Kentucky distributes $11.3 million in CMAQ Improvement Program funds

Feb. 7, 2023
Vehicle replacement projects at three transit agencies, as well as one active transportation project were among the projects awarded funds.

The Kentucky Transportation Cabinet (KYTC) distributed $11.3 million in funds through the Congestion Mitigation and Air Quality Improvement Program to seven projects that will reduce traffic congestion and improve air quality.

Among the seven projects to benefit from the funding are three transit agencies and one municipal government with an active transportation project.

The Transit Authority of Northern Kentucky (TANK) will receive $2.84 million to replace diesel buses with four electric-diesel buses for use on fixed routes. In August 2022, the authority was also awarded a $3.1 million grant through the Federal Transit Administration’s (FTA) Low- and No-Emission (Low-No) Vehicle Program. TANK’s current fleet of 100 buses includes 23 hybrid vehicles.

Lextran in Lexington, Ky., will receive $3 million to replace four diesel buses with compressed natural gas (CNG) buses and six gas-powered cutaway paratransit vehicles with hybrid electric vehicles. Lextran’s fleet includes more than 65 CNG, battery-electric, hybrid-electric and diesel vehicles.

“With this award, Lextran will become an even more reliable and climate-friendly option for the community,” Lextran General Manager Jill Barnett said. “Replacing four diesel buses with lower emissions CNG and six gas-powered paratransit vehicles with hybrid-electric alternatives will help modernize Lextran’s fleet and improve air quality in our region.”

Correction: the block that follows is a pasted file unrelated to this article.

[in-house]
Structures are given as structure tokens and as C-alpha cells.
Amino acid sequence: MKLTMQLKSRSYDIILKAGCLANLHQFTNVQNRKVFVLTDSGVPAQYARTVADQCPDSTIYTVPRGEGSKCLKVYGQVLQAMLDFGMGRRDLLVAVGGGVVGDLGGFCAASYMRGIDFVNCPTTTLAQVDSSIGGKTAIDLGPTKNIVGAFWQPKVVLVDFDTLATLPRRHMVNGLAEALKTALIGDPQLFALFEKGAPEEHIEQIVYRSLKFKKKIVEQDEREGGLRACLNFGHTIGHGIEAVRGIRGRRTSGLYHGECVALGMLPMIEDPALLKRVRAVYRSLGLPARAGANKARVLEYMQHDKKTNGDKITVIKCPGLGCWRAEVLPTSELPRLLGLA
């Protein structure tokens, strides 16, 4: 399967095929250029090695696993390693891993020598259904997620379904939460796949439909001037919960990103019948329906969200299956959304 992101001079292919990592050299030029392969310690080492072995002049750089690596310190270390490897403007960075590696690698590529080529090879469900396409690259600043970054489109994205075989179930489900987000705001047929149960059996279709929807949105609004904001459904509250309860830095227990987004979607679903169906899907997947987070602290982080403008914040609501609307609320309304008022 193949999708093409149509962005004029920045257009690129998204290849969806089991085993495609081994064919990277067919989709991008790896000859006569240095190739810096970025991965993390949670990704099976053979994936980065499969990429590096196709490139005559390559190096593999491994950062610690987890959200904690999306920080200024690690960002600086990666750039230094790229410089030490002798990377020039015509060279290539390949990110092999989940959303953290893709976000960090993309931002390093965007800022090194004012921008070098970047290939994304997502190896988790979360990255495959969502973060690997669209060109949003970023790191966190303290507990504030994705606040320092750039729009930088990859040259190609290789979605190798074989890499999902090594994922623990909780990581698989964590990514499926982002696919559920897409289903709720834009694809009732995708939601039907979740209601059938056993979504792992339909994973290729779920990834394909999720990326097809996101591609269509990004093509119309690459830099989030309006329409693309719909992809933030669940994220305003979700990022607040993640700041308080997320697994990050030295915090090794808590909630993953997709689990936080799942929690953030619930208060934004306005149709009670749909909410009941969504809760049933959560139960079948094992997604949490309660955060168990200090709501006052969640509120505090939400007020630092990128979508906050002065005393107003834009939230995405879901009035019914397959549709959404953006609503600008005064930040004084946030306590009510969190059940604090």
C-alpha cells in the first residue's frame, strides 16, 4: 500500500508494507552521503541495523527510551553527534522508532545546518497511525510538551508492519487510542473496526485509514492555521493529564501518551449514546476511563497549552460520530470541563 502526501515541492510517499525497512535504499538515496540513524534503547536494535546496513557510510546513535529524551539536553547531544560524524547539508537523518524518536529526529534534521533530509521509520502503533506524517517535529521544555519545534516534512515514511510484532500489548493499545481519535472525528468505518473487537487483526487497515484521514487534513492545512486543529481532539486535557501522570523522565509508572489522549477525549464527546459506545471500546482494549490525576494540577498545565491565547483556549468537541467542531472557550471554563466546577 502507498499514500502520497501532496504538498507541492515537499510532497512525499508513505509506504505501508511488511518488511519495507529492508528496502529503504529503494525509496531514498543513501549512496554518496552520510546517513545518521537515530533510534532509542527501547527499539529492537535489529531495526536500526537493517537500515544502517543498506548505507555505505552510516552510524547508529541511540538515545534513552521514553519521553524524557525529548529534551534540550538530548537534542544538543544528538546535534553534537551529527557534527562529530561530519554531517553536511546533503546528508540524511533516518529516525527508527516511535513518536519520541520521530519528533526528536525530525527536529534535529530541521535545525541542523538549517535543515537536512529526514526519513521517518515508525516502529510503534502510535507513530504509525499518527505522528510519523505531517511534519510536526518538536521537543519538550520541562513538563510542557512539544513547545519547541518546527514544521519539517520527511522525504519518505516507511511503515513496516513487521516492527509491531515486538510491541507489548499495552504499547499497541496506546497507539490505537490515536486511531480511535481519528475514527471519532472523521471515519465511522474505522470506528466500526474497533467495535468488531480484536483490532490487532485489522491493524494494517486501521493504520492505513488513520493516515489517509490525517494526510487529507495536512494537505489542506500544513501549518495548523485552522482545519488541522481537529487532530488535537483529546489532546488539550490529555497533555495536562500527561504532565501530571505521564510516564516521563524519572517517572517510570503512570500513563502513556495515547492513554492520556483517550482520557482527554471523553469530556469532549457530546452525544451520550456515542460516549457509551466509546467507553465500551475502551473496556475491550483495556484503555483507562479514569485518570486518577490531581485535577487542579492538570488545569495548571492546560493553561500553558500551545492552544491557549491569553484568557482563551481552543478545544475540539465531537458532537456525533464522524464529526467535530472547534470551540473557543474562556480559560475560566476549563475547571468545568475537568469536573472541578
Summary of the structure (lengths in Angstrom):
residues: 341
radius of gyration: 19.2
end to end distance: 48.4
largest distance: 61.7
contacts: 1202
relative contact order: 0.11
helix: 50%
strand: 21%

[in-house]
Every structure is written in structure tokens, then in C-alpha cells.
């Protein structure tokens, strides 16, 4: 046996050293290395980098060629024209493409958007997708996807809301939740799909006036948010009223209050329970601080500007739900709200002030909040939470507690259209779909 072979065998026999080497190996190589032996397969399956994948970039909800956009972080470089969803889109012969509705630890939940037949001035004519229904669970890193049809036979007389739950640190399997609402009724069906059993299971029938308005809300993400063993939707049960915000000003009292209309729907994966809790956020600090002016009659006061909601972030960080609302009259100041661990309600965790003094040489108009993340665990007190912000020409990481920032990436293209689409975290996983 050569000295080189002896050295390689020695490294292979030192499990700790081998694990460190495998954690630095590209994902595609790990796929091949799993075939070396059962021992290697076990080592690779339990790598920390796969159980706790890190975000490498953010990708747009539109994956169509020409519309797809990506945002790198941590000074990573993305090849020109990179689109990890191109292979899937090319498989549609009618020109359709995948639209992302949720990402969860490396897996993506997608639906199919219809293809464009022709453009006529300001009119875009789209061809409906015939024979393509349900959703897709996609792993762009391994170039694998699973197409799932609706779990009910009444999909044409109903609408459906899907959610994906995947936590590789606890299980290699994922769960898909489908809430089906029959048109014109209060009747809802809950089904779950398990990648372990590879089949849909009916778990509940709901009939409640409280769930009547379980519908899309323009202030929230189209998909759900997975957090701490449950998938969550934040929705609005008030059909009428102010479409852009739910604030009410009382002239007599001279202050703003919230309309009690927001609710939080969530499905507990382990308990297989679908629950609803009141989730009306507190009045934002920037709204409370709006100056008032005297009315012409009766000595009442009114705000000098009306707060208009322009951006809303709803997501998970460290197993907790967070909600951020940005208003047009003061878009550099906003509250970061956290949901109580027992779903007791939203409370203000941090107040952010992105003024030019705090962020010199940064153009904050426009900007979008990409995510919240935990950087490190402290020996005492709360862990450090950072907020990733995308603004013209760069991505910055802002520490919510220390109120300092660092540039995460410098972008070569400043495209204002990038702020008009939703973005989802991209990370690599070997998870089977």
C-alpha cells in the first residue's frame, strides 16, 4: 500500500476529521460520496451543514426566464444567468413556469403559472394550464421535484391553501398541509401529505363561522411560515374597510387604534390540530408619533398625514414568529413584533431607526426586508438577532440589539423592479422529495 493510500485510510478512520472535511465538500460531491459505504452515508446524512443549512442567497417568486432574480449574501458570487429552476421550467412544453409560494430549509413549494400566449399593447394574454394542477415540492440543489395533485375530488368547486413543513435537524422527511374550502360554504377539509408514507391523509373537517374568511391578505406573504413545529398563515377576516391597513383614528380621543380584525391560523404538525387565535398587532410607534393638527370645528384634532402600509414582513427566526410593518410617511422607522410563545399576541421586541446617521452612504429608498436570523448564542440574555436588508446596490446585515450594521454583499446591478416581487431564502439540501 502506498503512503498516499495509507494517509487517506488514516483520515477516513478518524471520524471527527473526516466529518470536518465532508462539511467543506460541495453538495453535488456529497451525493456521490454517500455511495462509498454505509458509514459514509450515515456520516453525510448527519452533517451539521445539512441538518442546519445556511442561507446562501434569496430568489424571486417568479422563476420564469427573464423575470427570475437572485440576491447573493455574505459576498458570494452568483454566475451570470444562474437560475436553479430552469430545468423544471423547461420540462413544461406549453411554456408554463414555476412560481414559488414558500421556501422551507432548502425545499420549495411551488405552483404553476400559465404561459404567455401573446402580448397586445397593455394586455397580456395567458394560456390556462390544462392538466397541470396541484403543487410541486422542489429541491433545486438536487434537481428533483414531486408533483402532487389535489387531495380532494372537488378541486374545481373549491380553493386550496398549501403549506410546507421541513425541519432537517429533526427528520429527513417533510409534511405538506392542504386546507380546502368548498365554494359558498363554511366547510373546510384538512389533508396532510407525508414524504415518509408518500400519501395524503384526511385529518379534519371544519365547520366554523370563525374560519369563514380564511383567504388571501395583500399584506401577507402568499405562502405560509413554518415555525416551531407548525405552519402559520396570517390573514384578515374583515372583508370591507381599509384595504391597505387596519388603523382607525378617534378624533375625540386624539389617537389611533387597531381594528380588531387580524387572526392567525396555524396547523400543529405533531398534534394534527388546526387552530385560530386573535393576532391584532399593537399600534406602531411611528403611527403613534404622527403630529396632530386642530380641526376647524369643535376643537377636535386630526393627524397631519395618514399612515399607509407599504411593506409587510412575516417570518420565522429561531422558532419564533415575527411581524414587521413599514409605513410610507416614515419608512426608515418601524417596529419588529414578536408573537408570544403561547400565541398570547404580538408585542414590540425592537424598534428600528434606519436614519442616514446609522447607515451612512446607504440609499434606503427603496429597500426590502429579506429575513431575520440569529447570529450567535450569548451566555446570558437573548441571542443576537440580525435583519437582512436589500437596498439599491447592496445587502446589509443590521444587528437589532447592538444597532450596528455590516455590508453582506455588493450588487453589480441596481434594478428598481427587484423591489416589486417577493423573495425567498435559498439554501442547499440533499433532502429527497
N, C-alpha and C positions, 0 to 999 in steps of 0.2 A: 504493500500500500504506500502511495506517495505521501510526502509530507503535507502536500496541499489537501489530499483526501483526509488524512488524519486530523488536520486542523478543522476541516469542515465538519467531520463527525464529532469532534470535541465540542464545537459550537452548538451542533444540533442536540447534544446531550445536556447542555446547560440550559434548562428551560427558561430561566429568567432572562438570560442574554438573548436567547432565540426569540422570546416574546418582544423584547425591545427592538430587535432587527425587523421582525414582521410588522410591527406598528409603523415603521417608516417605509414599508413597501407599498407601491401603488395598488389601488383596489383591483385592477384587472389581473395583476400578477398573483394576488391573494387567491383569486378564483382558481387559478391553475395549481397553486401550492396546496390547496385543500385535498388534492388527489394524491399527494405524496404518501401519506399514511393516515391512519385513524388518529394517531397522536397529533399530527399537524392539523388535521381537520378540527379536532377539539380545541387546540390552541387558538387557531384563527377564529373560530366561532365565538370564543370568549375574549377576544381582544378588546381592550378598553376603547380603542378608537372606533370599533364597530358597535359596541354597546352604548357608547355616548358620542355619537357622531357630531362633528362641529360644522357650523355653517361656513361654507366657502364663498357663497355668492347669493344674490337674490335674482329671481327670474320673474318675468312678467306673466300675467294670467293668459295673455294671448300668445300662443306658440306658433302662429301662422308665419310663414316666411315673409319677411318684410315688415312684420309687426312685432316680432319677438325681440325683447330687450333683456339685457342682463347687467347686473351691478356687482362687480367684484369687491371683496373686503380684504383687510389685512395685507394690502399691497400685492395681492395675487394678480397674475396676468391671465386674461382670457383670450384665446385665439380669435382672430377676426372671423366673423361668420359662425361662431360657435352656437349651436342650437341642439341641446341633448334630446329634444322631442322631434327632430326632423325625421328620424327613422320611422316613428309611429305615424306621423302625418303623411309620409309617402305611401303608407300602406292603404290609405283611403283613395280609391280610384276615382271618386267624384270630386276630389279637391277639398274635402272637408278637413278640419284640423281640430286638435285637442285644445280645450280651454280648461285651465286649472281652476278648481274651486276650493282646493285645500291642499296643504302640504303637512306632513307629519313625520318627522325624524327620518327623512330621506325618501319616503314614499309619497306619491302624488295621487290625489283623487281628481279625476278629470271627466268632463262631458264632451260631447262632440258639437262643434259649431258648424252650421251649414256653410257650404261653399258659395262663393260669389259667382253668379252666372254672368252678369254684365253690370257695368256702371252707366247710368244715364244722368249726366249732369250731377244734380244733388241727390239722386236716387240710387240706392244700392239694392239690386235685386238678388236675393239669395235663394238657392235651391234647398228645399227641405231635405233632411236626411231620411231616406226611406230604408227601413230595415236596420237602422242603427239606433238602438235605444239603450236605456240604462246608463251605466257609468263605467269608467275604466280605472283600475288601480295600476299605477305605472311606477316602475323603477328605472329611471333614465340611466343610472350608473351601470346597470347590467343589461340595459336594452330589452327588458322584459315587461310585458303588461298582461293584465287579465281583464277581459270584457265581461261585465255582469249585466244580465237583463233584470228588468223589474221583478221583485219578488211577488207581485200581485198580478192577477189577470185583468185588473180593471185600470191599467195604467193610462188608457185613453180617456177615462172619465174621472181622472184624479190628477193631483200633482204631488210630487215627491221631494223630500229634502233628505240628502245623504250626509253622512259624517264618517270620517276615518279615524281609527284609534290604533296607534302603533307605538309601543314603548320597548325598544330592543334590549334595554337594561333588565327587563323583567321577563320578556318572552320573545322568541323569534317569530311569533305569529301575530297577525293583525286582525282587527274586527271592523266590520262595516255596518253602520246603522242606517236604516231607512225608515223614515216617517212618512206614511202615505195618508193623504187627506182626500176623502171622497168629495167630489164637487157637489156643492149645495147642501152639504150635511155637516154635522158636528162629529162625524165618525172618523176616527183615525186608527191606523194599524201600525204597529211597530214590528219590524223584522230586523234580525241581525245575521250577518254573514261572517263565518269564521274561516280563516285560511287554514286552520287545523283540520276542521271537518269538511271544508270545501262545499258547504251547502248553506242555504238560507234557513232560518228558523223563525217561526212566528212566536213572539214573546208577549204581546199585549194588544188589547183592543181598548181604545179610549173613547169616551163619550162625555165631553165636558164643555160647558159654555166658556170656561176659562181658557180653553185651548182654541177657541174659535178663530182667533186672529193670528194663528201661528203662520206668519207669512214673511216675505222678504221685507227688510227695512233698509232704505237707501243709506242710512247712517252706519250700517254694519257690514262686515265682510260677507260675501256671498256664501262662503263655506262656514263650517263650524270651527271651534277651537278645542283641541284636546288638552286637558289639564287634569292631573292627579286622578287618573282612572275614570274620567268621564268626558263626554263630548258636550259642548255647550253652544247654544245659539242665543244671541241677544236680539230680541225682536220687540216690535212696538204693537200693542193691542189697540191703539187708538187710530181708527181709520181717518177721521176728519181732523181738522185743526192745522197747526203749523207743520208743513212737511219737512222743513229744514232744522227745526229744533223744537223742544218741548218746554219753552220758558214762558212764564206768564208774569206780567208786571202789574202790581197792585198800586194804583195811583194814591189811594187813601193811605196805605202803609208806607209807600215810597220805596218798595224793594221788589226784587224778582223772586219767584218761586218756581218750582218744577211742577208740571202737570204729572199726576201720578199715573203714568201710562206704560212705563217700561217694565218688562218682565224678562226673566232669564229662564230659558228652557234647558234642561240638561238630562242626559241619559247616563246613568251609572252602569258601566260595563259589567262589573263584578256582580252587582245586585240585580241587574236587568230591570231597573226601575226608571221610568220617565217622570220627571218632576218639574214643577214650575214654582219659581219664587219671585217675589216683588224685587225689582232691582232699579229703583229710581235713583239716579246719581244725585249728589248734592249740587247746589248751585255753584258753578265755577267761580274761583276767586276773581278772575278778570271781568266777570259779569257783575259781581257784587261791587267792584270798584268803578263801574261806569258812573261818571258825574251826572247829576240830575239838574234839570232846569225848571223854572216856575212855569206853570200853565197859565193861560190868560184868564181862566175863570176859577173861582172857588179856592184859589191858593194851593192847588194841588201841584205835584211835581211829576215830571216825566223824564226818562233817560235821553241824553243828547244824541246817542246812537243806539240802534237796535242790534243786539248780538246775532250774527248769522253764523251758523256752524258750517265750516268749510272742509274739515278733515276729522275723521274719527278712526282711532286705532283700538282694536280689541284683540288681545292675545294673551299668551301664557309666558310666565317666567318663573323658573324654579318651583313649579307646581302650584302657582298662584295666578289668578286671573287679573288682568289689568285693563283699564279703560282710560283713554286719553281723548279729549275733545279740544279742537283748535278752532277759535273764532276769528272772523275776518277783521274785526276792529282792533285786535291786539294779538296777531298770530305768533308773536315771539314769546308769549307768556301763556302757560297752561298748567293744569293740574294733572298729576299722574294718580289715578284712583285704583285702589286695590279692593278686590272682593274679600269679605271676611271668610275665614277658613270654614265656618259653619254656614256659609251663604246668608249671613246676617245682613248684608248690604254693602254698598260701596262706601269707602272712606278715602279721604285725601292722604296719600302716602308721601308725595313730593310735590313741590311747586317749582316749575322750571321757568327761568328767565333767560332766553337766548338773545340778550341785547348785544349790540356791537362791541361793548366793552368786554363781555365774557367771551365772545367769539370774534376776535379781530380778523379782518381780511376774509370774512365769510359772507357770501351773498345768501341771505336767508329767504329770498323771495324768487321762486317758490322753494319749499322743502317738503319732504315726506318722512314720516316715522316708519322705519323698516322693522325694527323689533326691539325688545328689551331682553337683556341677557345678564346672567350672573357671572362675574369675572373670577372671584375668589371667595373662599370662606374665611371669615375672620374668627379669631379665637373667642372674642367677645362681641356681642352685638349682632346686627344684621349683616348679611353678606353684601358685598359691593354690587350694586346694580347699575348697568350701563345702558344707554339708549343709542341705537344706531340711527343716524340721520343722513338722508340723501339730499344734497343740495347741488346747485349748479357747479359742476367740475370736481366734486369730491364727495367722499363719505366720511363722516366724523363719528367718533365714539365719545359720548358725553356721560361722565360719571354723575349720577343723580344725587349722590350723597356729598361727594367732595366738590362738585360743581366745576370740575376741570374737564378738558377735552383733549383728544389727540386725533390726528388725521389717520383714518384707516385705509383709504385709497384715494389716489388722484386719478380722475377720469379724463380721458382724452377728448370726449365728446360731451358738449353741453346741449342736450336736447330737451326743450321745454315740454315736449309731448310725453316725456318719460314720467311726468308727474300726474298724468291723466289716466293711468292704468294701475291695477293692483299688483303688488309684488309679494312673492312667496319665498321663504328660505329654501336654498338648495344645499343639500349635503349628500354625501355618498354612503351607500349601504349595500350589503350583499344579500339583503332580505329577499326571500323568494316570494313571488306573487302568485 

Transit Authority of River City (TARC) in Louisville, Ky., will receive $1.75 million to replace two diesel buses with electric buses. TARC also received $7.4 million from the FTA’s latest round of Low-No grants to purchase vehicles, supporting infrastructure and provide training to new and current mechanics.

The Louisville Jefferson County Metro Government will receive $876,000 to complete the LaGrange Road corridor, which will deliver bicycle and pedestrian improvements, including the construction of sidewalks, bike lanes, a shared-use path and intersection improvements.

“We’re excited to support these projects that will benefit drivers, riders and pedestrians alike in these bustling communities,” said KYTC Secretary Jim Gray. “They promote cleaner air by reducing carbon emissions through the use of alternative fuel vehicles and upgrading our transportation system to minimize idling.”

About the Author

Mischa Wanek-Libman | Editor in Chief

Mischa Wanek-Libman serves as editor in chief of Mass Transit magazine. She is responsible for developing and maintaining the magazine’s editorial direction and is based in the western suburbs of Chicago.

Wanek-Libman has spent more than 20 years covering transportation issues including construction projects and engineering challenges for various commuter railroads and transit agencies. She has been recognized for editorial excellence through her individual work, as well as for collaborative content. 

She is an active member of the American Public Transportation Association's Marketing and Communications Committee and serves as a Board Observer on the National Railroad Construction and Maintenance Association (NRC) Board of Directors.  

She is a graduate of Drake University, where she earned a Bachelor of Arts degree in Journalism and Mass Communication with a major in magazine journalism and a minor in business management.